Mira Sorvino’s open letter to Dylan Farrow is how you deal with your Woody Allen problem

Take note: This is how you publicly address being connected with the director

By Nicole Karlis

Senior Writer

Published January 11, 2018 3:16PM (EST)

Mira Sorvino (Getty/Randy Shropshire)
Mira Sorvino (Getty/Randy Shropshire)

Thursday, HuffPost published an open letter of support from actor Mira Sorvino to Dylan Farrow, Woody Allen’s adoptive daughter who has accused the filmmaker of sexually abusing her as a child. Sorvino starred as Linda Ash in Allen's 1995 film "Mighty Aphrodite," a role for which she won the Academy Award for Best Supporting Actress.

"I apologize for this being the first time I address you in print, what will be the first of several apologies today," Sorvino wrote. "I am writing to express my belief in and support of you."

She added, "I confess that at the time I worked for Woody Allen I was a naive young actress. I swallowed the media’s portrayal of your abuse allegations against your father as an outgrowth of a twisted custody battle between Mia Farrow and him, and did not look further into the situation, for which I am terribly sorry. For this I also owe an apology to Mia."

Sorvino goes on to explain that she directed her attention to Farrow’s allegations after speaking with her brother, Ronan Farrow, when she came forward about Harvey Weinstein.

In December I called your brother Ronan, sharing about the aftermath of my and other women’s coming forward about Harvey Weinstein. How it had been a sometimes empowering, sometimes bitter and heartbreaking experience, as more and more details came out of hidden damage this man had done me. Of how I felt somehow more vulnerable and triggered (though certainly grateful) when millions of people showed me their support online, as though now my life had been reduced to one victimization . . . I told him I wanted to learn more about you and your situation. He pointed me toward publicly available details of the case I had ruefully never known of, which made me begin to feel the evidence strongly supported your story. That you have been telling the truth all along.

I am so sorry, Dylan! I cannot begin to imagine how you have felt, all these years as you watched someone you called out as having hurt you as a child, a vulnerable little girl in his care, be lauded again and again, including by me and countless others in Hollywood who praised him and ignored you. As a mother and a woman, this breaks my heart for you. I am so, so sorry!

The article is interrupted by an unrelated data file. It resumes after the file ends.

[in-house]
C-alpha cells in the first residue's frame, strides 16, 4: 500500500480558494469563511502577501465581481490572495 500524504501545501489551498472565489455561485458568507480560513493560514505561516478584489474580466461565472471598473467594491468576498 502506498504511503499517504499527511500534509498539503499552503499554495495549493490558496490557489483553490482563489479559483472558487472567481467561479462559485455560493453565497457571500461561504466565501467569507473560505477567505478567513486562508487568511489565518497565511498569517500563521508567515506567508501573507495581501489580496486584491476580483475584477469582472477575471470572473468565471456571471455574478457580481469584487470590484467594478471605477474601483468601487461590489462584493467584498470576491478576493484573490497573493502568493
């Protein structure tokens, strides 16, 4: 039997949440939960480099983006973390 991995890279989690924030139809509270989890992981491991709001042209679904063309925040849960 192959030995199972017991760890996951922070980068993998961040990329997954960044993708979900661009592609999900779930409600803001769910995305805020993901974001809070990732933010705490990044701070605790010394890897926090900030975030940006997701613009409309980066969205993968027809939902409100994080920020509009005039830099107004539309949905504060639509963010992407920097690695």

She ends the letter with kinds words, sending Farrow “love and inclusion” and saying, “I believe you!!!”

In December, Farrow wrote an op-ed in the LA Times asking, "Why has the #MeToo revolution sparred Woody Allen?," a question many have been wondering. As the reckoning has ensued in Hollywood, ousting many high profile artists for their wrongdoings, Allen — who has been facing sexual abuse allegations for years —appeared to remain untouched.


In the op-ed, Farrow once again shared the troubling details about an alleged encounter with Allen dating back to when she was 7-years-old. She also called out actresses including Kate Winslet, Blake Lively and Greta Gerwig for working with Allen despite her allegations and supporting him or deflecting questions whenever the issue has been brought up with them by members of the press.

"Why is it that Harvey Weinstein and other accused celebrities have been cast out by Hollywood, while Allen recently secured a multimillion-dollar distribution deal with Amazon, greenlit by former Amazon Studios executive Roy Price before he was suspended over sexual misconduct allegations," Farrow wrote.

Since then, Greta Gerwig has expressed regret about her connection with the direction, telling The New York Times that she wouldn’t work with Allen again. "If I had known then what I know now, I would not have acted in the film. I have not worked for him again, and I will not work for him again," Gerwig said. Gerwig, whose "Lady Bird" won Best Musical or Comedy Motion Picture at Sunday's Golden Globe Awards ceremony appeared in Allen's "To Rome With Love" in 2012.

Long before the #MeToo movement began, and when Allen was nominated for an Oscar, Farrow spoke out against him in excoriating language in a 2014 open letter published in the Times . "Woody Allen is a living testament to the way our society fails the survivors of sexual assault and abuse," Farrow wrote.

By Nicole Karlis

Nicole Karlis is a senior writer at Salon, specializing in health and science. Tweet her @nicolekarlis.

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